From Acacia Tree Software comes SousChef, “a digital cooking assistant,” that includes features like recipe sharing, blogging, and a ten-foot-mode.
Photoshop Disasters — when photo editing goes horribly, terribly wrong.
(Via Bradley Ellis.)
Dave Wiskus continues his look at Jabber clients for iPhone. With BeejiveIM, “Chatting is a thing of beauty. Outgoing messages, as they are typed, are shown in a semi-transparent bubble, giving a clear visual cue when the user is typing, and making the absolute best possible use of screen real estate.”
Corporation Unknown: “Ironically, as more applications use the black UI, any one app using it is no longer differentiated — it’s now just noticeably ‘not Apple.’”
If you’re not following politics and the election, you’re missing out on history. Politico is a great place to start.
Surely you’re already subscribed to I Can Has Cheezburger?
It’s gotten so that I don’t even say I’m checking my feeds, I say I’m checking my cheezburgers.
(Bonus link: check out the LOLCat Bible Translation Project. Cracks me up. Sample from Genesis: “Oh hai. In teh beginnin Ceiling Cat maded teh skiez An da Urfs, but he did not eated dem.”)
Dan Wood: “Why not set up a twitter account that people can follow to hear about the ‘trending topics’ of people’s twitter messages?”
Get Rich Slowly is a weblog about sensible personal finance: “personal finance that makes cents.”
I have it on good authority it has good advice.
Wil Shipley: “I have to be clear: it simply will not stand for Apple to prevent applications on the iPhone from competing with Apple’s own applications.”
NewsGator Widgets posts some numbers about NetNewsWire for iPhone usage — including the interesting (at least to me) number that the “average NetNewsWire iPhone user subscribes to 26 feeds.” (And, of course, there are outliers — one user has over 2,800 feeds.)
Sorry I Missed Your Party is “pictures of others people’s parties from Flickr.”
Awful and transfixing.
(Via Bradley Ellis.)
Red Sweater: “It’s widely expected that the iPhone developer community will inherit this charming aspect of the Mac developer community: its insatiable desire to share techniques and code, making us all more productive and more capable of creating top-notch applications.”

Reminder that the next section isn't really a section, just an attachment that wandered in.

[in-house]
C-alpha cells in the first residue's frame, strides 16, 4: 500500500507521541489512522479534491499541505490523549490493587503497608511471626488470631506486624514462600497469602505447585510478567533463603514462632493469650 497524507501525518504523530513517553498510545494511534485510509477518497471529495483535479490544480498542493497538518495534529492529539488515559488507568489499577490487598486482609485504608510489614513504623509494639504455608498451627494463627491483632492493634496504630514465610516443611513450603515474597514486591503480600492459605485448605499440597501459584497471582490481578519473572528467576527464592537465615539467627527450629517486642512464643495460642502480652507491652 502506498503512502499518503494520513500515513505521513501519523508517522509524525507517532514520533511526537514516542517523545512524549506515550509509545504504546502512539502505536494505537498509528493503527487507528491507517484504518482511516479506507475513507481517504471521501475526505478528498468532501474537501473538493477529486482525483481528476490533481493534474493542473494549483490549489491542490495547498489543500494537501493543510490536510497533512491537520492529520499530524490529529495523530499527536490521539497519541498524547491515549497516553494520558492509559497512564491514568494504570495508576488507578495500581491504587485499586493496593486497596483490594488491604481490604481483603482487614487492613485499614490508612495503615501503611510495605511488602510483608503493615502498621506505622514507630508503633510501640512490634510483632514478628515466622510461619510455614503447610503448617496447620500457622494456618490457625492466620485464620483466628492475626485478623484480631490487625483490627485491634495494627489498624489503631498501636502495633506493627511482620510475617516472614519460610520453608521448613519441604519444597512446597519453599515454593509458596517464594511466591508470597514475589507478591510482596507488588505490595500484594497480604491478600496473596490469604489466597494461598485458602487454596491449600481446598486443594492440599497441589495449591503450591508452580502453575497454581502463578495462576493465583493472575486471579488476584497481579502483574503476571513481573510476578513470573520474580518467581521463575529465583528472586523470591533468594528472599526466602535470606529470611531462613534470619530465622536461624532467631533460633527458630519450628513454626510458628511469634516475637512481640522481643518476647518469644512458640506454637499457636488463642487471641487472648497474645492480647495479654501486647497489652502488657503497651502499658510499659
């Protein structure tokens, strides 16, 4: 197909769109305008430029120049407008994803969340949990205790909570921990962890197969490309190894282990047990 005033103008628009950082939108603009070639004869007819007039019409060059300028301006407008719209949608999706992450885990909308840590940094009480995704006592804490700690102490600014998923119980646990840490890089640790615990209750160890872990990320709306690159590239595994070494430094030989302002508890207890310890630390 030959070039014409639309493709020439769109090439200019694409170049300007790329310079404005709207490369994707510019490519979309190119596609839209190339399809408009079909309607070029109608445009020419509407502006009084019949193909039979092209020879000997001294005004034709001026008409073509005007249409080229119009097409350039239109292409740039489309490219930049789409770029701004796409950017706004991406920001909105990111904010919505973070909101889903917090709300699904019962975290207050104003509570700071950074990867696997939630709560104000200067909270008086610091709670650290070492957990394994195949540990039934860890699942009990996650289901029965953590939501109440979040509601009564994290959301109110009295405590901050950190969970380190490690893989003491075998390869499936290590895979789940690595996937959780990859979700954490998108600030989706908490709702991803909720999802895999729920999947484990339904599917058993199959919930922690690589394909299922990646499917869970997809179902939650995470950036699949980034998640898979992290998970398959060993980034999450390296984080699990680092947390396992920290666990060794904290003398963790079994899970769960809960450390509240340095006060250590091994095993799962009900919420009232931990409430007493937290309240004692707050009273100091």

Five Whys “is the Japanese philosophy of repeatedly asking why to find not only the direct sources of your problems, but also the root of those sources. It's about thinking long-term and looking both ahead and behind, not just in the present.”
It’s about design and society.
(Via Dustin Sacks.)
Garfield minus Garfield “is a site dedicated to removing Garfield from the Garfield comic strips in order to reveal the existential angst of a certain young Mr. Jon Arbuckle. It is a journey deep into the mind of an isolated young everyman as he fights a losing battle against loneliness and depression in a quiet American suburb.”
It’s also funny.
Like making things, or just looking at cool things other folks have made? A good reminder that software isn’t the only thing in the world worth making.
Better than pratfalls! Funnier than a pie in the face! Failure’s natural home on the web.
43 Folders has gotten really super good.
“After 4 years and a lot of productivity pr0n, we’re shifting gears.”
Also: “I want to help you identify and remove any obstacle that keeps you from making things that you love. And then I want to help you figure out how to make those things even better.”
Rands in Repose: “Right now, there’s a CEO standing in front of his 85-person start-up at an all-hands meeting and he’s saying, ‘In the next 90 days, we need to do the impossible’.”
Paul Kafasis on Apple’s rejection of Podcaster from the App Store: “Competition is like a rising tide — it generally lifts all boats. Healthy competition sparks innovation, which helps users, which drives sales. It’s a winning situation for all involved, and that includes Apple.”
Better Elevation: “Another offering in the field of multi-protocol IM clients for the iPhone: Callwave’s WebMessenger. This one skews slightly corporate, with support for AIM, MSN, Yahoo, Skype, Google Talk, Jabber, and Reuters networks.”
Greg Reinacker: “NewsGator’s online platform processes about 3.5 million feeds, and stores about 9 million new articles per day, as of this writing. There are a total of about 3 billion articles in the system.”